Satan works in darkness and deception, and stays away from the light. Hurt people often have destructive habit-patterns that are practiced in the dark. Hence, their mind becomes a breeding ground for satanic infiltration and deception.
If the church would deal more with the emotional health of the individual, there would be less of a foothold for demonic infiltration. Also, there would be stronger relationships, stronger marriages, healthier children, and a more balanced approach to ministry with less of a chance of pastoral and congregational burnout."
- "Hurt people have learned to accommodate their private "false self" or "dark side" which causes them to be duplicitous and lack integrity."
- "Hurt people are often self-absorbed with their own pain and are unaware that they are hurting other people."
- "Hurt people often transfer their inner anger onto their family and close friends."
- "Hurt people interpret every word spoken to them through the prism of their pain."
- "Hurt people often occupy themselves with busyness, work, performance and/or accomplishments as a way of compensating for low self-esteem."
- "Hurt people often attempt to medicate themselves with excessive entertainment, drugs, alcohol, pornography, sexual relationships or hobbies as a way to forget their pain and run from reality."
- "Hurt people need to forgive to be released and restored to freedom."
The commentary piece concludes by arguing that mandatory forgiveness and Christian faith are the antidotes to trauma.
"The Gospel of St. John 20:23 says that we have to release the sins of others if we are going to be released. This means that if we do not forgive others then the very thing we have become victimized with will become a part of our life. For example, alcoholic fathers breed alcoholic sons if their sons do not forgive and release their fathers.The idea that faith can heal all pain is facile. Healthy forms of faith can help traumatized people heal, but toxic forms of religion can exacerbate trauma. Mattera's attitude toward forgiveness is also highly problematic. He assumes that trauma can only be healed by forgiving one's perpetrator, which ignores the messy, complex realities of healing. Many forms of therapy and introspection can promote healing, and each survivor's path to peace is unique. To boot, forgiving wrong-doers is not a cure-all for trauma. If and when to forgive is a deeply personal decision, and Mattera has no right to command forgiveness from survivors. Why should victims feel pressured to forgive offenders? Why isn't the pressure on offenders to take responsibility for their crimes?
The good news is that, through the efficacious blood of Christ, we can all be healed and set free from all past hurts so we can comfort others with the same comfort we ourselves have received from God (2 Cor. 1:4)."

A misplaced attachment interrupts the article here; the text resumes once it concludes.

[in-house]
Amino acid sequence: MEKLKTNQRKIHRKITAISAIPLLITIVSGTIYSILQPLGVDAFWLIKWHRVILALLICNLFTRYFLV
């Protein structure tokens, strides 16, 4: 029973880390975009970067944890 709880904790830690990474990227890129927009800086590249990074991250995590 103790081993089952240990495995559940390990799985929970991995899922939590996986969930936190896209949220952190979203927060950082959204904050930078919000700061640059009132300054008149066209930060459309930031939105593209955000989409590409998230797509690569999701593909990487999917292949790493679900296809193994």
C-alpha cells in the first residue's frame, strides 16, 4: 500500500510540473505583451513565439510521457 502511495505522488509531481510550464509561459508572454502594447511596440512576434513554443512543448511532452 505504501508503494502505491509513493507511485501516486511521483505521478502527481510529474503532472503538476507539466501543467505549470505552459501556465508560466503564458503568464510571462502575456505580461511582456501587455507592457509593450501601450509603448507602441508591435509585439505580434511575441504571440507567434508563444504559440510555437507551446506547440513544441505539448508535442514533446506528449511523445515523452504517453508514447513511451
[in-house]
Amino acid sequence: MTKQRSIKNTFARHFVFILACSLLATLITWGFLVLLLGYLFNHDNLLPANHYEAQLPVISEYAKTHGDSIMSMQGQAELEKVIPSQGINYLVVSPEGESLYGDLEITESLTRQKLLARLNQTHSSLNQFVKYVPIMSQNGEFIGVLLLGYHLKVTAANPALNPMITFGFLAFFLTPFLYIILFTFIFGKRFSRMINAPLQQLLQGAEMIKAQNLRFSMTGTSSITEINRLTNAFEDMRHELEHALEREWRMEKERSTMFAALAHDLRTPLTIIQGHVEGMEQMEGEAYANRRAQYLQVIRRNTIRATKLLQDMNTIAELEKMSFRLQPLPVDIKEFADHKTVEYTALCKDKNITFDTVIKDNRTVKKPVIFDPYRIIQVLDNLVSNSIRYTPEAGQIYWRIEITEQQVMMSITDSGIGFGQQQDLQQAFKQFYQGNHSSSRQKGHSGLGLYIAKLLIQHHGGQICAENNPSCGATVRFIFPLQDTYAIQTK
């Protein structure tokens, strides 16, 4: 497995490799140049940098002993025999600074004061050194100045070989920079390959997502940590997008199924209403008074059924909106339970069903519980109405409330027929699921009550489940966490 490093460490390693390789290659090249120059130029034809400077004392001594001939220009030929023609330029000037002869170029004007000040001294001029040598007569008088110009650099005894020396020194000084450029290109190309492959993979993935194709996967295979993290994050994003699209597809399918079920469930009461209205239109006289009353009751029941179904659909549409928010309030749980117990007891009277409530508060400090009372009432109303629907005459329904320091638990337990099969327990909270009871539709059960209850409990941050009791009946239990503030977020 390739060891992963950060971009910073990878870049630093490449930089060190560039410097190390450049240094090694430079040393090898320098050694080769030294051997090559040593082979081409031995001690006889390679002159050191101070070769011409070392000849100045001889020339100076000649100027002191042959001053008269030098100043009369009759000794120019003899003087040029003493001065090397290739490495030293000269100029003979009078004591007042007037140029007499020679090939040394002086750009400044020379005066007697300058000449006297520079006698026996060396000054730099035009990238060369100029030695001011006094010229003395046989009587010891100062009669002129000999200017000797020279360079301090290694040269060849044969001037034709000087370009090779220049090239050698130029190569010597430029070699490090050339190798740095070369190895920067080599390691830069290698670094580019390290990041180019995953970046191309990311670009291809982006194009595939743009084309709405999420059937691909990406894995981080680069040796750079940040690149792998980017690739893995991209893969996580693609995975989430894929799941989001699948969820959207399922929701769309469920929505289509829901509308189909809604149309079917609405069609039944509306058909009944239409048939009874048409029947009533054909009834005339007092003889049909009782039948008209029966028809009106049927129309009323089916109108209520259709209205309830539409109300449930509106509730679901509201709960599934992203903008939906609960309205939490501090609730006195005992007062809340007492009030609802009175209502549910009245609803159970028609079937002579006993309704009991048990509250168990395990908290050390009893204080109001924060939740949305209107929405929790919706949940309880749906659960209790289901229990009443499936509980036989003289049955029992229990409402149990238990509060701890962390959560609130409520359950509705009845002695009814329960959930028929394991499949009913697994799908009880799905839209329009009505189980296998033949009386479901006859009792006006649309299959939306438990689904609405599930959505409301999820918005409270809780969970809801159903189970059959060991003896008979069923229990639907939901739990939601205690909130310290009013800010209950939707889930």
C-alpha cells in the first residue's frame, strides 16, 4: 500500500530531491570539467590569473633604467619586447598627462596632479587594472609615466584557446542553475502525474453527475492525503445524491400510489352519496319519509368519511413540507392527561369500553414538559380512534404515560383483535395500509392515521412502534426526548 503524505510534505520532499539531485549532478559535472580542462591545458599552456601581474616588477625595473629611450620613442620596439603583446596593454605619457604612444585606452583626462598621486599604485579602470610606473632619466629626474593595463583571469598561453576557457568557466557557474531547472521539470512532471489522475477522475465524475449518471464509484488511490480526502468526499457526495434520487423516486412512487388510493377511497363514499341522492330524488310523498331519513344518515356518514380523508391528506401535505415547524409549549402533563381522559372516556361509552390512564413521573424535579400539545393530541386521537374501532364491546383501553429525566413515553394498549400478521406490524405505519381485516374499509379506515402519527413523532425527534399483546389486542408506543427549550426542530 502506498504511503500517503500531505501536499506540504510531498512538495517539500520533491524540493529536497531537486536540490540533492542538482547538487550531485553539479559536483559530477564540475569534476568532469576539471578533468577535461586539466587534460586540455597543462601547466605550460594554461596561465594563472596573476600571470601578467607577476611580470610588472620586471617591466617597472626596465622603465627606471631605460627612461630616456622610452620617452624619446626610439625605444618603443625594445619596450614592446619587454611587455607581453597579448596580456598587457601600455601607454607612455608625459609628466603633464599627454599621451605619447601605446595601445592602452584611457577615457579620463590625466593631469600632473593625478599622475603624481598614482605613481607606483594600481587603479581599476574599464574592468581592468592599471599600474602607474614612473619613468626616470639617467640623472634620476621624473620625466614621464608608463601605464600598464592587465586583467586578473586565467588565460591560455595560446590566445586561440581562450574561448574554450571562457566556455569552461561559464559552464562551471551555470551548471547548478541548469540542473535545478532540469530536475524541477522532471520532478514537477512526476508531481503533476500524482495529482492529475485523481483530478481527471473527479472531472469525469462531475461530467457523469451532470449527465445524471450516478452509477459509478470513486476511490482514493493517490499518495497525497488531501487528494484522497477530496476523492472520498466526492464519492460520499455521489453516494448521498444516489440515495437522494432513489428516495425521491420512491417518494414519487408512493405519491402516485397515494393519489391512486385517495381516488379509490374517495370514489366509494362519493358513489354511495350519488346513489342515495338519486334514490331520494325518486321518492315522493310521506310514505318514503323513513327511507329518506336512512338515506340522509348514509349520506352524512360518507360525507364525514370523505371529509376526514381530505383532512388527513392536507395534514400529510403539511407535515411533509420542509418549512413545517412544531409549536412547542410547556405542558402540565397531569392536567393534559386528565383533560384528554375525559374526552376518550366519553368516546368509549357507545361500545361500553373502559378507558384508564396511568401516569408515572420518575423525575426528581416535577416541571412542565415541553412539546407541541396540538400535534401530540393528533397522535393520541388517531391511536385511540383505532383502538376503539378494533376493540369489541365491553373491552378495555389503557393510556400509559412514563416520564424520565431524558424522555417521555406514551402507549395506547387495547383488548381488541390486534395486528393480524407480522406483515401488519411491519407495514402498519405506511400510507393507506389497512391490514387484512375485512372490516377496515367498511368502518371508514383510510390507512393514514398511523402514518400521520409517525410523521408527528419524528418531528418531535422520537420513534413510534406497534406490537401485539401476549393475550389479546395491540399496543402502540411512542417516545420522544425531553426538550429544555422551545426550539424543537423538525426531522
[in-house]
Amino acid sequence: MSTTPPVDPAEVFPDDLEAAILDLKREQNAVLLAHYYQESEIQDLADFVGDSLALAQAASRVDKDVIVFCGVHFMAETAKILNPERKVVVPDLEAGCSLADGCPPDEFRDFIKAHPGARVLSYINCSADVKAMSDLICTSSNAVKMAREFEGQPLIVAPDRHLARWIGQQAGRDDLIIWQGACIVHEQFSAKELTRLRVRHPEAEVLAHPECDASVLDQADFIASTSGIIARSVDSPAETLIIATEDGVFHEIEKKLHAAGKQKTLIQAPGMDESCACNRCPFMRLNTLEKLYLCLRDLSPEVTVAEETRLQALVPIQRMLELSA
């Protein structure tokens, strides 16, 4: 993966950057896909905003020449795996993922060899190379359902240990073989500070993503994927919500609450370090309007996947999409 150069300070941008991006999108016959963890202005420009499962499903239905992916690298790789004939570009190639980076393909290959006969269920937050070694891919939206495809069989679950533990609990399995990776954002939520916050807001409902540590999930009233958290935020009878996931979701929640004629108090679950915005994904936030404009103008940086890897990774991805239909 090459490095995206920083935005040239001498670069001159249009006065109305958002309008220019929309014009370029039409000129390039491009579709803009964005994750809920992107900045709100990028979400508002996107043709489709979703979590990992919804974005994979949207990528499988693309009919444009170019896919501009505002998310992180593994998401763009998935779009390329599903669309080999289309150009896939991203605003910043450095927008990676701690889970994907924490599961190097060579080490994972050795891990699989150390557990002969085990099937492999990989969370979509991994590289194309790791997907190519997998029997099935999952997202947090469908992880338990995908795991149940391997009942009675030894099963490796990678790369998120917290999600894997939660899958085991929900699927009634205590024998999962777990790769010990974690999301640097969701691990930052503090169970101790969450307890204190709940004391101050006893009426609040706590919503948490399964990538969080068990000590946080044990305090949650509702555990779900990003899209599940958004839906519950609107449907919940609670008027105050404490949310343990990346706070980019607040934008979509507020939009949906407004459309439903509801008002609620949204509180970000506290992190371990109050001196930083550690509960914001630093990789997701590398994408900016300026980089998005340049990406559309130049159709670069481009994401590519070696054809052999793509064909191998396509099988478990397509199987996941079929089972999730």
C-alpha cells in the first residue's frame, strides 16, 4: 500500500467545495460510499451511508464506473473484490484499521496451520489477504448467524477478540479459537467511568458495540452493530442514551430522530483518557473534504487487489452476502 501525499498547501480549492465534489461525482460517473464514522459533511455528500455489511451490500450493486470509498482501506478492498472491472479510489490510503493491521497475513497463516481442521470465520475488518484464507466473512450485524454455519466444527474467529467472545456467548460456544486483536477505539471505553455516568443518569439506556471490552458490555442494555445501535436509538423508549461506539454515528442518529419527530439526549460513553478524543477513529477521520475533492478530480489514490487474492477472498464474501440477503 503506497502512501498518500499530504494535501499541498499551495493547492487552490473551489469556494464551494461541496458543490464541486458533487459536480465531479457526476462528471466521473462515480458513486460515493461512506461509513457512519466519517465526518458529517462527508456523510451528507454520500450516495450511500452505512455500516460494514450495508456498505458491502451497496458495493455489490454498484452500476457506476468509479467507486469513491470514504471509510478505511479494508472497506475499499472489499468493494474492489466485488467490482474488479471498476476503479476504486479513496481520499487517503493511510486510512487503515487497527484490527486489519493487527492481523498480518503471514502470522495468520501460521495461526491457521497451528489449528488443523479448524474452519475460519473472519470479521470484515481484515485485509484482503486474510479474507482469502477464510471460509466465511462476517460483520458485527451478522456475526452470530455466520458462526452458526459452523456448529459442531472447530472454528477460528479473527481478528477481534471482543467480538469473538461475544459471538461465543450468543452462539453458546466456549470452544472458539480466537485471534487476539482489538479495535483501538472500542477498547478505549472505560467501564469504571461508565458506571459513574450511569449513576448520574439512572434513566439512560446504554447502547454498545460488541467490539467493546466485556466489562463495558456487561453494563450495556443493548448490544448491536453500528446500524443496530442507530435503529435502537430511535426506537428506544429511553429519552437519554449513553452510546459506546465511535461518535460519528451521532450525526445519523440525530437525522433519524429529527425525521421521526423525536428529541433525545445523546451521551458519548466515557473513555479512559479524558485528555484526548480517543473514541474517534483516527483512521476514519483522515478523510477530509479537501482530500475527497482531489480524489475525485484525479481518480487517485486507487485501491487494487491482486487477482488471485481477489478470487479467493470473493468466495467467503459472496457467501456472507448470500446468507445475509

"15 Traits of Wounded Warriors" was disturbing because of its stereotypes, callousness, and victim-blaming. The commentary piece could be summarized as "trauma survivors are selfish, vicious, immature demon-magnets who bring suffering on themselves because they won't forgive." Traumatized people are caricatured as train wrecks who inconvenience others, rather than human beings with whom we should empathize.
Attitudes like this infuse cultures of victim-blaming and impunity in too many congregations. When churches not only fail to hold perpetrators accountable, but chastise victims for not forgiving their perpetrators, we should be outraged. When victims are treated as damaged goods because they were victimized, we should be outraged. When such attitudes are promoted by a Christian website, we should be outraged.
I've worked for an anti-violence organization for the past eight years and volunteered at a domestic violence shelter for ten. I regularly sift through research on trauma as part of my job. My work brings me into contact with trauma survivors. I can say with confidence that Mattera's stereotypes are inaccurate. While traumatic experiences increase the likelihood of negative health and well-being outcomes, they do not automatically turn people into harpies.
Trauma is very common, and countless people around us are trauma survivors who have endured violent victimization, childhood maltreatment, natural disasters, war, and other horrors. Trauma survivors are not bad people "over there"; they are our loved ones, neighbors, and colleagues. They are as capable of love and anger, confidence and doubt, triumphs and mistakes as anyone else. They are not harpies -- they are human beings, and they deserve respect.